Although vitamin D has several other benefits, a study finds that it does not help prevent type 2 diabetes, which usually occurs in adulthood. Based on the papers of Japanese researchers published in the British Medical Journal (BMJ), the American health medicine webzine ‘Health Day’ reported on the 26th (local time).
A research team led by Professor Tetsuya Kawahara at the Kitakyushu University of Occupational and Environmental Health in Japan conducted a clinical trial to determine whether Eldecalcitol, an active vitamin D supplement used in the treatment of osteoporosis in Japan, is effective in preventing type 2 diabetes. From 2013 to 2019, 1256 patients with impaired glucose tolerance were recruited from three hospitals in Japan. They were adults over 30 years old, with an average age of 61 years. About 46% were female and 59% had a family history of type 2 diabetes. They were screened for diabetes every 3 months over 3 years.
The researchers compared the effects of 630 randomized subjects taking edirol and another 626 taking a placebo. About 12.5% of the edirol group had diabetes, while the placebo group had diabetes in 14%, which was not significantly different. The return to normal blood glucose level was about 23% in the edirol group and about 20% in the placebo group.
After adjusting for other influencing factors, the researchers found that in some prediabetes patients, when edirol was prescribed, type 2 diabetes could be prevented. However, the researchers said in a press release that the results are unclear and more research is needed.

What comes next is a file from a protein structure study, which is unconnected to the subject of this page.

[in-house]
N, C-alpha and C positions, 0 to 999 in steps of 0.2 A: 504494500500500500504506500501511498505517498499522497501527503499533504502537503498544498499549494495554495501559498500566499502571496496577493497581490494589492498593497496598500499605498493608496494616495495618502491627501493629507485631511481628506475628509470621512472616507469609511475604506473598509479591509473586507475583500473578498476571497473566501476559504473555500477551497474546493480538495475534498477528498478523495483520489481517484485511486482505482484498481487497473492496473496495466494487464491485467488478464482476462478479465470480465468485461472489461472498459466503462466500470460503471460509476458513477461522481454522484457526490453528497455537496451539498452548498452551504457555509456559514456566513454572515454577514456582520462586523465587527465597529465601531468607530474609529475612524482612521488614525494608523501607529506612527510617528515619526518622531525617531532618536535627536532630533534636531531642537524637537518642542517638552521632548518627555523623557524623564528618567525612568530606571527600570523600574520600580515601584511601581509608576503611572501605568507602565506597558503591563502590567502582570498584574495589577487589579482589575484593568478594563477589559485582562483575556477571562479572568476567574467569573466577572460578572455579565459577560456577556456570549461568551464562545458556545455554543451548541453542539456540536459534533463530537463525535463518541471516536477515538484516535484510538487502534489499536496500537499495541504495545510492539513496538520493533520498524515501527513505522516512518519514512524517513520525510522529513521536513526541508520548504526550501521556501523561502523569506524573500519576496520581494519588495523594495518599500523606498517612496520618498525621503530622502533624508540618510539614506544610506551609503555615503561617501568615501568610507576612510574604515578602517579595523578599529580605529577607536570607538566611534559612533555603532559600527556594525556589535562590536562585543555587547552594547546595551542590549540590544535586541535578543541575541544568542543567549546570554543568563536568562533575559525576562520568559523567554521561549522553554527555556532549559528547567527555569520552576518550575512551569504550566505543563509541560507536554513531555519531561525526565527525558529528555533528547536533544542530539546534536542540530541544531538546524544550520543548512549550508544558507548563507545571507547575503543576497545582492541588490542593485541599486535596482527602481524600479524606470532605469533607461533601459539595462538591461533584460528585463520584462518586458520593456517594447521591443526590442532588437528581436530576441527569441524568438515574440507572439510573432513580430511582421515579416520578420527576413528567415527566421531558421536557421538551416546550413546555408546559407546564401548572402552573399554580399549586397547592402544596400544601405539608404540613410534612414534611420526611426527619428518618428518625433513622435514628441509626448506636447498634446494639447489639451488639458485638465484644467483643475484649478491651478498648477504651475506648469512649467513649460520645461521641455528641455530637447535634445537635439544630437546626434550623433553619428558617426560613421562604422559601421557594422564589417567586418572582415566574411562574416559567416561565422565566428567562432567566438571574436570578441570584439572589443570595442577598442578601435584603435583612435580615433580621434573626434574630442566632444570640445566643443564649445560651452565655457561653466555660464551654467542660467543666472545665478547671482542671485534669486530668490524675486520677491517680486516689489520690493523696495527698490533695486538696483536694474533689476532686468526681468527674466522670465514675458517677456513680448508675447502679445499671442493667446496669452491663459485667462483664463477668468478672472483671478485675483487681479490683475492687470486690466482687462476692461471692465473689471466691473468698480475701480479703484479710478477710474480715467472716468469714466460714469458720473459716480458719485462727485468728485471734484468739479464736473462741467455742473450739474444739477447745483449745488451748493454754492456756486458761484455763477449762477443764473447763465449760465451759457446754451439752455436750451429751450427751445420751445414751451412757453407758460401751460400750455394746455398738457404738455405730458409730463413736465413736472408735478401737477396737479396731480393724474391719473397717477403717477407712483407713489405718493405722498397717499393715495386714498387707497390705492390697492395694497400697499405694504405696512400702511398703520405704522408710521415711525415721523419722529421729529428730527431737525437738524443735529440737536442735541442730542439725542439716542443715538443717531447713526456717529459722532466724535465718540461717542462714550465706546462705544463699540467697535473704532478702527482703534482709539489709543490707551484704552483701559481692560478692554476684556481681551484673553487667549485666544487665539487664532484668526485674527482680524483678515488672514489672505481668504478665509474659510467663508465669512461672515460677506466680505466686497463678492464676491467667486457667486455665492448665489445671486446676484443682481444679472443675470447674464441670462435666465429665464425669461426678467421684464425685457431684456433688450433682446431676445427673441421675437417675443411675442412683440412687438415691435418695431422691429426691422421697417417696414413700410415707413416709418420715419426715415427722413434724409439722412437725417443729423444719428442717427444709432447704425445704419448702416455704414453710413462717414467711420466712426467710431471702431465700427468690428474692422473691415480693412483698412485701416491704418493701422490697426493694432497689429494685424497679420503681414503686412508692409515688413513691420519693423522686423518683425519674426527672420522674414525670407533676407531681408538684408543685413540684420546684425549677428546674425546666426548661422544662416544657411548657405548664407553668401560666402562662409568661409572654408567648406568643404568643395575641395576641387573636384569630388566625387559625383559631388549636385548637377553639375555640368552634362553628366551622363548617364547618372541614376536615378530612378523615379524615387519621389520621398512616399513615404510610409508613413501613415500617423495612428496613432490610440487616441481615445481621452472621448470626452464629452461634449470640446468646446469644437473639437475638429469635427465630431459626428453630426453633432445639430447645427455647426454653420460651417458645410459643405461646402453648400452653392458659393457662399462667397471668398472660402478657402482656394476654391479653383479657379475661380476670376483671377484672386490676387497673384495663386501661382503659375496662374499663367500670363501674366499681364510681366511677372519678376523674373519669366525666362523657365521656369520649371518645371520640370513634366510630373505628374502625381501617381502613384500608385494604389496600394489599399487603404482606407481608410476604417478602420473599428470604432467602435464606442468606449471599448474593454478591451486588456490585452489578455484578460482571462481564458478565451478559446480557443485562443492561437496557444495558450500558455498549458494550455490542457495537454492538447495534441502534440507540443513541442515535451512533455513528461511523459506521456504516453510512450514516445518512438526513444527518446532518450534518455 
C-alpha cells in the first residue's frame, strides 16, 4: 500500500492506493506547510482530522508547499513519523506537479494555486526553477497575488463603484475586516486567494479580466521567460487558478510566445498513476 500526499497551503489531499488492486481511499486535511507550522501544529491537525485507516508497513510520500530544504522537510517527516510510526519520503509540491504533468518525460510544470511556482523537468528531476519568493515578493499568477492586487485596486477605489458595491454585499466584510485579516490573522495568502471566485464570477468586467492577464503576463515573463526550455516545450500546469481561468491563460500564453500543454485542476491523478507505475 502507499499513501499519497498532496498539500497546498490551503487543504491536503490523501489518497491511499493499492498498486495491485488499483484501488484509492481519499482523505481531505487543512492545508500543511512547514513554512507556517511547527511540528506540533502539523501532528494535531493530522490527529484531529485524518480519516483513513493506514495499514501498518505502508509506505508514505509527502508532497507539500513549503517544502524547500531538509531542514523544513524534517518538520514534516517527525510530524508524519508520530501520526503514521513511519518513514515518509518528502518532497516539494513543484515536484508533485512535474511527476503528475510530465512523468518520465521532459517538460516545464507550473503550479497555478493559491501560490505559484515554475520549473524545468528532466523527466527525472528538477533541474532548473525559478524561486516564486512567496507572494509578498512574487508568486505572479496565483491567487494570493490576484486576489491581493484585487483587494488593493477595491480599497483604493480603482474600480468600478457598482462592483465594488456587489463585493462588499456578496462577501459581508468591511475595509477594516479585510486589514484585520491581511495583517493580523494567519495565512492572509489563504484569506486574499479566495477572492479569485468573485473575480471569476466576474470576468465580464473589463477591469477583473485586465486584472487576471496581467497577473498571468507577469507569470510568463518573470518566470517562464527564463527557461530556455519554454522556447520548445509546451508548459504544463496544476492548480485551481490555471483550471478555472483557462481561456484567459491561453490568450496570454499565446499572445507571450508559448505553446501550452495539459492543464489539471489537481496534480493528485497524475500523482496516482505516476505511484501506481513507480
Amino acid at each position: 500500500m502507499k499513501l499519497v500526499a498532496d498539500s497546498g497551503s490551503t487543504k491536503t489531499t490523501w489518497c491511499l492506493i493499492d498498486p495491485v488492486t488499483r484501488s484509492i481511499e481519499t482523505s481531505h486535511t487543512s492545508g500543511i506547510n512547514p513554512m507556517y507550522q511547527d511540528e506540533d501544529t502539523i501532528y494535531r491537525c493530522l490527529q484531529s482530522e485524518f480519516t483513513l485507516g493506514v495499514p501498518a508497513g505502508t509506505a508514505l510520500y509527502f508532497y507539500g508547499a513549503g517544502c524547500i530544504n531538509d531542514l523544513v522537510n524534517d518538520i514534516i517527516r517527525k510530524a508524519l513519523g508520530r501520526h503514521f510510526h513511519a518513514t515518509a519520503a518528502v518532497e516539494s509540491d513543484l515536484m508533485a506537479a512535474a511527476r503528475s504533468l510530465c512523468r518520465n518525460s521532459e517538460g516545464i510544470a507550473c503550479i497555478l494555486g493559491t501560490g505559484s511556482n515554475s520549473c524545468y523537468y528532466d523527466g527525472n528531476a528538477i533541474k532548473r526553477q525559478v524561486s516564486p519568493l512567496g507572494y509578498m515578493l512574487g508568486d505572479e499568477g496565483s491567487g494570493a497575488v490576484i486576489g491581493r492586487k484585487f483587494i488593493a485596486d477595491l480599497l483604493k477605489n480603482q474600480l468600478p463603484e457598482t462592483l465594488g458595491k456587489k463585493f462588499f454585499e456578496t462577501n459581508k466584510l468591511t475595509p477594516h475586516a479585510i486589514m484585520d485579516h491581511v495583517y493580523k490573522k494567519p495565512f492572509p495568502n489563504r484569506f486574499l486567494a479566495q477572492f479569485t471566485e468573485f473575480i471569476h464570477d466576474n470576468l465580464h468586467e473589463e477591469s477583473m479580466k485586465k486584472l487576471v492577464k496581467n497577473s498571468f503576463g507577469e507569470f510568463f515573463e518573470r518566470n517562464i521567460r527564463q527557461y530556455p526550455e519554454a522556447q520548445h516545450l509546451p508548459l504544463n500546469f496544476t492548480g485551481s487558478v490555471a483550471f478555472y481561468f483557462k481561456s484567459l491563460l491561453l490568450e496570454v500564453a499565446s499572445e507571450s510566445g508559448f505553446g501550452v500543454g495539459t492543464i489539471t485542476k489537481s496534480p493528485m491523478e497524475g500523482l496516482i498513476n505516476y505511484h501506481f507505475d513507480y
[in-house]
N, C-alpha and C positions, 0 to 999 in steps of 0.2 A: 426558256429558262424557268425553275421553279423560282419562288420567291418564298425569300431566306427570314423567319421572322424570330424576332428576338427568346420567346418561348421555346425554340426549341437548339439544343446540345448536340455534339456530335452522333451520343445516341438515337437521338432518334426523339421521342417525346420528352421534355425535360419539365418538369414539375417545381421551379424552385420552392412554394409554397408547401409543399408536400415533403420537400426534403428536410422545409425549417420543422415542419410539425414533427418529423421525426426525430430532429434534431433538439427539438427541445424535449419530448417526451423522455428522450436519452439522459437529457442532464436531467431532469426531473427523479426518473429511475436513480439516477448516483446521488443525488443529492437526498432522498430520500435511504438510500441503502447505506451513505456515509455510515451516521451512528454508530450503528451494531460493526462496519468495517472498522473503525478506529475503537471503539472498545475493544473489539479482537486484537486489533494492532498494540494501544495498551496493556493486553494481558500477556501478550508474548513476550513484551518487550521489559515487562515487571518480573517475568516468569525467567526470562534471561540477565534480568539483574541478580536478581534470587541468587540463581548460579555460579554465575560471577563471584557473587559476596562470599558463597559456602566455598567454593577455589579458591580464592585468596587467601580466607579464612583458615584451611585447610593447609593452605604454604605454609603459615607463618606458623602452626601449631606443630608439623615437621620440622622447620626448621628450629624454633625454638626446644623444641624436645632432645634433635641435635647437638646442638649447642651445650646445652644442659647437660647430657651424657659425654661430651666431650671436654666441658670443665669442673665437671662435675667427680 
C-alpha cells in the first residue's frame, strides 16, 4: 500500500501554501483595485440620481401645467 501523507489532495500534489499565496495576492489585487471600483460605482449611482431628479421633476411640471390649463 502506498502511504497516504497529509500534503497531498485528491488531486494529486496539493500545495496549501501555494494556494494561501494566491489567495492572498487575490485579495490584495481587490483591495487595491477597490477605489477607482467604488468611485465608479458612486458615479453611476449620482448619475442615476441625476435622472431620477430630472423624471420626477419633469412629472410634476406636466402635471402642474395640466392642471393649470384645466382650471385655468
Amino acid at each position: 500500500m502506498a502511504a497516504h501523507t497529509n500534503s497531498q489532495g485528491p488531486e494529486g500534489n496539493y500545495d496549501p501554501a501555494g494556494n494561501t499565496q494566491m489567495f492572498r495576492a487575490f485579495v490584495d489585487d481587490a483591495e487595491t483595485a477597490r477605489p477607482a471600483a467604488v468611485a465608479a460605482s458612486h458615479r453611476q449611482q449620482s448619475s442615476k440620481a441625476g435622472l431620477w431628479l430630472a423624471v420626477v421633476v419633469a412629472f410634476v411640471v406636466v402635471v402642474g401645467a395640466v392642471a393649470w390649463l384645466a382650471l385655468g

The study also found that mineral density in the lower back and hip bones was significantly increased in those who took vitamin D. It is not yet clear whether the dosage chosen by the researchers is suitable for preventing diabetes, and whether the results can be applied to all ethnic groups.
About 480 million people worldwide have type 2 diabetes. It is estimated that by 2045 that number will rise to 700 million. Also, there are about 500 million people who are not diabetic but have low glucose tolerance or have pre-diabetes.
Weight loss and exercise may reduce the risk of type 2 diabetes. However, new strategies are being sought because of the lack of sustainability. Professor Tatiana Cristides of Queen Mary University of London, UK, said in the BMJ editorial that some questions remain. She questioned whether vitamin D supplementation could be more effective for certain populations, and whether starting treatment at a longer or younger age could be beneficial. “Health care professionals should continue to discuss the musculoskeletal health benefits of vitamin D with patients and support them in achieving and maintaining lifestyle changes known to reduce the development of type 2 diabetes,” he said. .
The paper can be found at the following link (https://www.bmj.com/content/377/bmj-2021-066222).
By Han Gun-pil, reporter email@example.com